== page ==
CHICAGO (CBS) – A Northwest Side alderman's proposal to require towing companies to obtain a city license in order to respond to car crash scenes was held up on Wednesday, amid confusion over some of the requirements that would be imposed on tow truck operators.
Ald. Gilbert Villegas (36th) originally sought to create two classes of licenses for tow truck operators in Chicago – one to allow companies to tow unauthorized vehicles from private property, and the other to allow companies to tow damaged or disabled vehicles from city streets.
However, just hours before the City Council License Committee was set to take up his proposal, Villegas offered up a revised ordinance that focused solely on requiring licenses for tow truck operators seeking to haul away damaged or disabled cars from crash scenes.
Tow companies already are required to be licensed by the state in Illinois, but Villegas said state law allows municipal governments to set up their own licensing system, and he said requiring a city license would give Chicago more direct oversight of towing companies.
Villegas noted many private tow truck operators prey on people involved in traffic accidents by swooping in at crash scenes, falsely claiming they were sent by the police or the driver's insurance company, and then charging people as much as $5,000 to get their car back after it's been hauled away.
"Chicago is the second-worst nationally among major cities for reports of towing abuse, according to the National Insurance Crime Bureau," Villegas said.
The alderman's licensing proposal would require tow companies to pay a $250 fee per truck, as well as $250 or $750 per storage lot, depending on if they have a state license.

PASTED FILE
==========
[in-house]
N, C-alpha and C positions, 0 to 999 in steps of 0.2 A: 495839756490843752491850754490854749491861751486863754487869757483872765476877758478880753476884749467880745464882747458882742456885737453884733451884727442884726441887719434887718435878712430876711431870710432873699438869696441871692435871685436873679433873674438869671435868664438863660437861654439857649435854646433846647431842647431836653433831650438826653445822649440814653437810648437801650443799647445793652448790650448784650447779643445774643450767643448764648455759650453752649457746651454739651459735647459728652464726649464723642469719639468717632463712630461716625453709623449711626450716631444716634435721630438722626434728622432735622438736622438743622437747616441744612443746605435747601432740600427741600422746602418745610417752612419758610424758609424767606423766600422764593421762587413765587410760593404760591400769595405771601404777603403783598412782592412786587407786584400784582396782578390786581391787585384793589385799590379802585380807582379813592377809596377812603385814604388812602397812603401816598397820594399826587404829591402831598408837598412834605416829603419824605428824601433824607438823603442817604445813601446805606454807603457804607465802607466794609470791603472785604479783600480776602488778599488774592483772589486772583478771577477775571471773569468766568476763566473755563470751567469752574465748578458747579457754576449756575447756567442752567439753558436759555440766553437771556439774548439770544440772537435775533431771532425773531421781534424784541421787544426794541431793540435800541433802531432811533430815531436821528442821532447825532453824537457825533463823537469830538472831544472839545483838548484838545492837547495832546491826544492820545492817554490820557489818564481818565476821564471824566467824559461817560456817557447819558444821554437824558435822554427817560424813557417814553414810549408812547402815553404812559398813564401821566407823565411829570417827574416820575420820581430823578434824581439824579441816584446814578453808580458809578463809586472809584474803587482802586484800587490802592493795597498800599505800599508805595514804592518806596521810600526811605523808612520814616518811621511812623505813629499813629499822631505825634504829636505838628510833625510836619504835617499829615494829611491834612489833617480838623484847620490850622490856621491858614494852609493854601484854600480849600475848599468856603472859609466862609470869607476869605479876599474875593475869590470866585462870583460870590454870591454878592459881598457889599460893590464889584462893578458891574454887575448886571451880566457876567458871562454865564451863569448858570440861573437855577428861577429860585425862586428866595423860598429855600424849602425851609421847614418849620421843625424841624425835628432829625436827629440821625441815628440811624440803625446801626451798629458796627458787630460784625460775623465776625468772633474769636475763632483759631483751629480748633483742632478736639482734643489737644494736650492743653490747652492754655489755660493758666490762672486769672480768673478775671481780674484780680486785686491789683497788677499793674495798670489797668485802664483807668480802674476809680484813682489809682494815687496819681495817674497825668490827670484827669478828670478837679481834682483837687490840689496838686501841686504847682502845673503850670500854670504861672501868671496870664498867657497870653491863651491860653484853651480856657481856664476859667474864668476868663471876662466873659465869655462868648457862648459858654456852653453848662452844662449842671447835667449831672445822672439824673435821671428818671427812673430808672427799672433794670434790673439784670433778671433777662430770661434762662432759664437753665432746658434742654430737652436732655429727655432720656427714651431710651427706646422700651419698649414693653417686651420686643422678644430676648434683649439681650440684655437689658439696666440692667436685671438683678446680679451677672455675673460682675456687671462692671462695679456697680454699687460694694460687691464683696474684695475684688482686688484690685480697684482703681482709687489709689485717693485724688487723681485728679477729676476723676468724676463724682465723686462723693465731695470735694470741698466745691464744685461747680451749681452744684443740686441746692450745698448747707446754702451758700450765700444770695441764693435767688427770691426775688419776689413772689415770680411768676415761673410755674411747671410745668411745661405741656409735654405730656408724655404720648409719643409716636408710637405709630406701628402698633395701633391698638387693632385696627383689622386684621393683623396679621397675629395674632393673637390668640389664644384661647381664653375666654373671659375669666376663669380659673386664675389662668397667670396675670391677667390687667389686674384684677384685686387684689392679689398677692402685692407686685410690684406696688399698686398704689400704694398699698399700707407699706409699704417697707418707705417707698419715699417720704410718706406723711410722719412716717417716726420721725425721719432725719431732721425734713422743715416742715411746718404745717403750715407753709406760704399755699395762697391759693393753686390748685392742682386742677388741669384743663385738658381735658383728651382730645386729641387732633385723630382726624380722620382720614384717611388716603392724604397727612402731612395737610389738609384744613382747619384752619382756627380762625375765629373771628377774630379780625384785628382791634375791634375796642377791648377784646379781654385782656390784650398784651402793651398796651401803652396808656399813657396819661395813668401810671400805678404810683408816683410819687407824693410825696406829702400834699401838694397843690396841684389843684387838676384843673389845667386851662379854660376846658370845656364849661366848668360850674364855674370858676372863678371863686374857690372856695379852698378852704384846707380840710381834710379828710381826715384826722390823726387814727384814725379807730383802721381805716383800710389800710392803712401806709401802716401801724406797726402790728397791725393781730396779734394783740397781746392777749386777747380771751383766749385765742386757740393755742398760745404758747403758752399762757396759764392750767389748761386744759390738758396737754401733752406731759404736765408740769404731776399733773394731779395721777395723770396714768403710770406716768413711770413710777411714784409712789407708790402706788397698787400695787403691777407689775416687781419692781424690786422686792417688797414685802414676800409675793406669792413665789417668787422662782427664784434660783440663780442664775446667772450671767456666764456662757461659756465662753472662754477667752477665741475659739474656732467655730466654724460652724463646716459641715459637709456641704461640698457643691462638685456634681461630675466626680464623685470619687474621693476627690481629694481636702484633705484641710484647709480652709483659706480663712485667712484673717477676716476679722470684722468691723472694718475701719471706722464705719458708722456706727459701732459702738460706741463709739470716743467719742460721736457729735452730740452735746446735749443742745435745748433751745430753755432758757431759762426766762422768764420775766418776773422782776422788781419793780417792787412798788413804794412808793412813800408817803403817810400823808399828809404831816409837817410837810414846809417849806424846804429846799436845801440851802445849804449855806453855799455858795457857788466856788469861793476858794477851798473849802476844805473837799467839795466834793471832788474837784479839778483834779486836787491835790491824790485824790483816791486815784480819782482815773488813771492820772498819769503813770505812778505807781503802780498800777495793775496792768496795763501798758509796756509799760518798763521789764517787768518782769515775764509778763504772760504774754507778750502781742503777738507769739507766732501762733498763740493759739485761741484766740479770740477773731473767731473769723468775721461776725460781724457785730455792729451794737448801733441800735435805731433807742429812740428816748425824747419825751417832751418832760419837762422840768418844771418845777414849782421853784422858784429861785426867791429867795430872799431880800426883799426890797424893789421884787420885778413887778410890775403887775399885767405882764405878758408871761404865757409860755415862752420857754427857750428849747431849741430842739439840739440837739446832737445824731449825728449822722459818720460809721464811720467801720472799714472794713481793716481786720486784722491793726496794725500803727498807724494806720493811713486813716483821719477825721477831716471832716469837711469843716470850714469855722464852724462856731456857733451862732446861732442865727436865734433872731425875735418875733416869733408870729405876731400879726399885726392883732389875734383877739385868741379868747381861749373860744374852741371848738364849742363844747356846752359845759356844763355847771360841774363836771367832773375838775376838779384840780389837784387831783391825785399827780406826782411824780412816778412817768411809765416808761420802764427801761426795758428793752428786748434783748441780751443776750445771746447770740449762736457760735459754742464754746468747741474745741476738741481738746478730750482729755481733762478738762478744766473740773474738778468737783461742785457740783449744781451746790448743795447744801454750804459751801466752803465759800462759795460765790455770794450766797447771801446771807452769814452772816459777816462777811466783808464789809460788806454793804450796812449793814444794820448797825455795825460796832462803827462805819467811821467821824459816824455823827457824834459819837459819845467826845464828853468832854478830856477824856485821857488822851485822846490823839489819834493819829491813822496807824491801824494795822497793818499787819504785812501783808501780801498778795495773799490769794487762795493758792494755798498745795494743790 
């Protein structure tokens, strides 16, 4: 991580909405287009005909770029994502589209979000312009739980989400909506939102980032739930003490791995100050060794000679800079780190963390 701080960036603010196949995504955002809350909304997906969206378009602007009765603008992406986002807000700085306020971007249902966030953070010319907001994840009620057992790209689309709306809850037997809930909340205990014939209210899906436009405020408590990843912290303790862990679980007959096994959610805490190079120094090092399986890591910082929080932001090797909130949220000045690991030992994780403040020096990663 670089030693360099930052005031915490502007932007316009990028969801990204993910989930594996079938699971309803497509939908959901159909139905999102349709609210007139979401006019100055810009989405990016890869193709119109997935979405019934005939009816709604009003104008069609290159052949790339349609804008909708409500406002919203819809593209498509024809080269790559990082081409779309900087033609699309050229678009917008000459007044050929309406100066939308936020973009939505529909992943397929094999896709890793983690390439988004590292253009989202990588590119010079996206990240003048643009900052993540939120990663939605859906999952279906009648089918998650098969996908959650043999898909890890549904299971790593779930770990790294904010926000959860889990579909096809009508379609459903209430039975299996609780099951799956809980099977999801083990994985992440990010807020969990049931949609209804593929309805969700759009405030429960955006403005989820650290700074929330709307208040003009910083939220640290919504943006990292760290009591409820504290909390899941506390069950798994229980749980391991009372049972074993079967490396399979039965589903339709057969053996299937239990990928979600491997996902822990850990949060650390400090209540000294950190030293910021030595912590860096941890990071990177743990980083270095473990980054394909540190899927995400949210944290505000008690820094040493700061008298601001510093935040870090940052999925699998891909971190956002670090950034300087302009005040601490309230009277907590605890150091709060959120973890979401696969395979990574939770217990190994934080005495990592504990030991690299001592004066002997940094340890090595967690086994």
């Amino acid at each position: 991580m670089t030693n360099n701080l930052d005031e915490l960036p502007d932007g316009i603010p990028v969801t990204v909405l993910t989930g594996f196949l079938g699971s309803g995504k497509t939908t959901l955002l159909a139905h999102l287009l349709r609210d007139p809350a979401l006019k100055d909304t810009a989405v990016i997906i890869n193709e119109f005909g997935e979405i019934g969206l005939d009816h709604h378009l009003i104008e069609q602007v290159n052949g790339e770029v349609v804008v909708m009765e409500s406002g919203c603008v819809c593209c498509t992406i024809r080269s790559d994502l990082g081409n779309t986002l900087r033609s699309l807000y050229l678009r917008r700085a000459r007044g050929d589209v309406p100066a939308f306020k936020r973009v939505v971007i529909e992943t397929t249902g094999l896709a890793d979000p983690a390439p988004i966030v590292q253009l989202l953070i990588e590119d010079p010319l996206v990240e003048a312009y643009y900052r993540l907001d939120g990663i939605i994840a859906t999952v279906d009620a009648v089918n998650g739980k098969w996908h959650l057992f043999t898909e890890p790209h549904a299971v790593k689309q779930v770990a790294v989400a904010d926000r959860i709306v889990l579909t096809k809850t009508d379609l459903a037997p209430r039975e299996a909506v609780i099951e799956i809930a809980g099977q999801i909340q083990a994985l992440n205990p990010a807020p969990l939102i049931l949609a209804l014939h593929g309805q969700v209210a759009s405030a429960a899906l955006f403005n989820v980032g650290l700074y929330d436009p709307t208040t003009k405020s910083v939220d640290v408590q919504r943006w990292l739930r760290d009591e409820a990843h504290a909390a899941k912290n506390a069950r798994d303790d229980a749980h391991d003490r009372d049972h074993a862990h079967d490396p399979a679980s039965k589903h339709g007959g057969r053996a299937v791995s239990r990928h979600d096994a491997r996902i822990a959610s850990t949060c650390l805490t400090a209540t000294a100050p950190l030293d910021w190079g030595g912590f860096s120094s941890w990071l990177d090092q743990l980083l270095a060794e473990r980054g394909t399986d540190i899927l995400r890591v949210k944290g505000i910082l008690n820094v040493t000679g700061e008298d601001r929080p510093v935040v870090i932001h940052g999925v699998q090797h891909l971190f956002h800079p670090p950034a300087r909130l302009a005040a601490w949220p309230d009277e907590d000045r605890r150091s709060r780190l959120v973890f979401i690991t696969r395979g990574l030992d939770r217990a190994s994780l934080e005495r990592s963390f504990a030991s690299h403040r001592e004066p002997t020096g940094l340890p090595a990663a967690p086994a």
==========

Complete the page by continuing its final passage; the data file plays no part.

Chicago Business Affairs and Consumer Protection Commissioner Rosa Escareno said the ordinance would prohibit tow truck drivers from stopping at or near a crash site to solicit a tow. They could only respond to a crash if called by the vehicle owner or operator, a police officer, or another government official.
Tow companies also would be required to keep records of all stored vehicles, and any improperly towed vehicles must be released without charge.
Violators would face fines of $500 to $1,000 per offense. Tow truck operators who falsely claim to be a representative of law enforcement or government when they show up at a crash scene would face penalties of $10,000 to $20,000, as well as possible imprisonment.
However, representatives from the AAA said they had requested an exemption from a rule requiring roadside paperwork when tow truck drivers show up at a crash scene to haul off a damaged vehicle, because the motor club already collects information from their members before responding to a crash scene.
Villegas claimed the latest version of the ordinance he offered has no such requirement for paperwork at crash scenes.
Noting the latest version of Villegas' proposal was sent to his colleagues just hours before Wednesday's meeting, Ald. Emma Mitts (37th), who chairs the License Committee, said she would hold the measure in committee until its next meeting in May to give Villegas and other city officials time to clear up the confusion.
Villegas strongly objected to delaying a vote on his proposal, but ultimately relented.
The alderman said the ultimate goal was to crack down on "abusive practices from rogue towers."
Tim Lynch, senior director of government affairs for the National Insurance Crime Bureau, said predatory tow companies are "very prevalent" in Chicago.
"Let's face it, auto accidents are no fun. They're a very stressful experience. I was in one 15 years ago, I never want to go through it again. Thank God I wasn't hurt, and nobody else was hurt, but injuries happen,"
"The last thing any of us want is for some third party, unsolicited, to come in and try to take advantage of us in that stressful situation, and that's exactly what we're seeing quite often here on the streets of Chicago,"
Lynch said other major cities – including Denver, Miami, and Los Angeles – already require city licenses for towing operators.
Chicago Police Sgt. Keith Blair, commanding officer of the Major Auto Theft Investigative Unit, said rogue tow operators will promise free rentals and other things to convince a driver to allow them to haul away their vehicle, only to end up holding it hostage for an exorbitant charge.
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